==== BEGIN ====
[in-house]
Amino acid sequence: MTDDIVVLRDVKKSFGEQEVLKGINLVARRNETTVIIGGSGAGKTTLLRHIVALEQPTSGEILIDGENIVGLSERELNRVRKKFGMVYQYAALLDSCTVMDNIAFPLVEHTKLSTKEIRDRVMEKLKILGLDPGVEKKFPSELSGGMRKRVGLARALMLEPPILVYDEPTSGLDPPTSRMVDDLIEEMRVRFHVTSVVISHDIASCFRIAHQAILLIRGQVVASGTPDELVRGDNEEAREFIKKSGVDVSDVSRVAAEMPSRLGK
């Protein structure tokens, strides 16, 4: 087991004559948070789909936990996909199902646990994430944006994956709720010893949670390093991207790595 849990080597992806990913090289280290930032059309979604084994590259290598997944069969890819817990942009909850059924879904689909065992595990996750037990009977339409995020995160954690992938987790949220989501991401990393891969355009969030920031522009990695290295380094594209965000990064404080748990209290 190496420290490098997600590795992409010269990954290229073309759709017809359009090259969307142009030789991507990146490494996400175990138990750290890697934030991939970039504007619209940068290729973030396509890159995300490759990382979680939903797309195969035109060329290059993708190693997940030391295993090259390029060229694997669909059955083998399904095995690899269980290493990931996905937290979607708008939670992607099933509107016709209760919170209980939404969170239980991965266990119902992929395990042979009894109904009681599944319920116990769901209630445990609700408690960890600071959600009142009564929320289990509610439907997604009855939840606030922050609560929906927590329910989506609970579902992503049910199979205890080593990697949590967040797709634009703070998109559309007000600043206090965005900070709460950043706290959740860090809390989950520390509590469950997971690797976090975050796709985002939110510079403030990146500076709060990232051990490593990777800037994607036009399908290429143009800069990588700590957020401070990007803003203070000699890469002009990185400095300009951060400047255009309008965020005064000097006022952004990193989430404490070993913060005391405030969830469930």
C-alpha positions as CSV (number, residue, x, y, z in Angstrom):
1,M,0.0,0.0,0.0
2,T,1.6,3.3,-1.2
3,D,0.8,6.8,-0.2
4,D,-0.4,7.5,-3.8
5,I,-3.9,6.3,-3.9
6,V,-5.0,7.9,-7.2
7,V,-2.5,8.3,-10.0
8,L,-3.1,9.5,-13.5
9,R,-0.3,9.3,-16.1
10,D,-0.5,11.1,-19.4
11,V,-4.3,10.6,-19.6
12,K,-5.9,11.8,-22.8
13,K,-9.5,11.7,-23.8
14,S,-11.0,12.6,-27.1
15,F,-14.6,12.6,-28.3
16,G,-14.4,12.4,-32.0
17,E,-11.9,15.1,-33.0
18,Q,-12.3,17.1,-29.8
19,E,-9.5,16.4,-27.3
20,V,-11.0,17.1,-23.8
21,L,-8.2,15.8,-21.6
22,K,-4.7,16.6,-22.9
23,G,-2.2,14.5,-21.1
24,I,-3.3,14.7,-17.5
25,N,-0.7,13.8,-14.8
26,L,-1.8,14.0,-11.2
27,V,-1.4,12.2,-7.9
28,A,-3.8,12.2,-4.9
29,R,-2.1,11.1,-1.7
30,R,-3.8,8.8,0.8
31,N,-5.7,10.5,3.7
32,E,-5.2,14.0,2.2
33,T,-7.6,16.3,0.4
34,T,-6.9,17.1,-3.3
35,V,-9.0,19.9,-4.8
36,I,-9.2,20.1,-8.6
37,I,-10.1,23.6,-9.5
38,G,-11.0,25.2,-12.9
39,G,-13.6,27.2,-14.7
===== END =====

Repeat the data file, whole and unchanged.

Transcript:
[in-house]
Amino acid sequence: MTDDIVVLRDVKKSFGEQEVLKGINLVARRNETTVIIGGSGAGKTTLLRHIVALEQPTSGEILIDGENIVGLSERELNRVRKKFGMVYQYAALLDSCTVMDNIAFPLVEHTKLSTKEIRDRVMEKLKILGLDPGVEKKFPSELSGGMRKRVGLARALMLEPPILVYDEPTSGLDPPTSRMVDDLIEEMRVRFHVTSVVISHDIASCFRIAHQAILLIRGQVVASGTPDELVRGDNEEAREFIKKSGVDVSDVSRVAAEMPSRLGK
């Protein structure tokens, strides 16, 4: 087991004559948070789909936990996909199902646990994430944006994956709720010893949670390093991207790595 849990080597992806990913090289280290930032059309979604084994590259290598997944069969890819817990942009909850059924879904689909065992595990996750037990009977339409995020995160954690992938987790949220989501991401990393891969355009969030920031522009990695290295380094594209965000990064404080748990209290 190496420290490098997600590795992409010269990954290229073309759709017809359009090259969307142009030789991507990146490494996400175990138990750290890697934030991939970039504007619209940068290729973030396509890159995300490759990382979680939903797309195969035109060329290059993708190693997940030391295993090259390029060229694997669909059955083998399904095995690899269980290493990931996905937290979607708008939670992607099933509107016709209760919170209980939404969170239980991965266990119902992929395990042979009894109904009681599944319920116990769901209630445990609700408690960890600071959600009142009564929320289990509610439907997604009855939840606030922050609560929906927590329910989506609970579902992503049910199979205890080593990697949590967040797709634009703070998109559309007000600043206090965005900070709460950043706290959740860090809390989950520390509590469950997971690797976090975050796709985002939110510079403030990146500076709060990232051990490593990777800037994607036009399908290429143009800069990588700590957020401070990007803003203070000699890469002009990185400095300009951060400047255009309008965020005064000097006022952004990193989430404490070993913060005391405030969830469930």
C-alpha positions as CSV (number, residue, x, y, z in Angstrom):
1,M,0.0,0.0,0.0
2,T,1.6,3.3,-1.2
3,D,0.8,6.8,-0.2
4,D,-0.4,7.5,-3.8
5,I,-3.9,6.3,-3.9
6,V,-5.0,7.9,-7.2
7,V,-2.5,8.3,-10.0
8,L,-3.1,9.5,-13.5
9,R,-0.3,9.3,-16.1
10,D,-0.5,11.1,-19.4
11,V,-4.3,10.6,-19.6
12,K,-5.9,11.8,-22.8
13,K,-9.5,11.7,-23.8
14,S,-11.0,12.6,-27.1
15,F,-14.6,12.6,-28.3
16,G,-14.4,12.4,-32.0
17,E,-11.9,15.1,-33.0
18,Q,-12.3,17.1,-29.8
19,E,-9.5,16.4,-27.3
20,V,-11.0,17.1,-23.8
21,L,-8.2,15.8,-21.6
22,K,-4.7,16.6,-22.9
23,G,-2.2,14.5,-21.1
24,I,-3.3,14.7,-17.5
25,N,-0.7,13.8,-14.8
26,L,-1.8,14.0,-11.2
27,V,-1.4,12.2,-7.9
28,A,-3.8,12.2,-4.9
29,R,-2.1,11.1,-1.7
30,R,-3.8,8.8,0.8
31,N,-5.7,10.5,3.7
32,E,-5.2,14.0,2.2
33,T,-7.6,16.3,0.4
34,T,-6.9,17.1,-3.3
35,V,-9.0,19.9,-4.8
36,I,-9.2,20.1,-8.6
37,I,-10.1,23.6,-9.5
38,G,-11.0,25.2,-12.9
39,G,-13.6,27.2,-14.7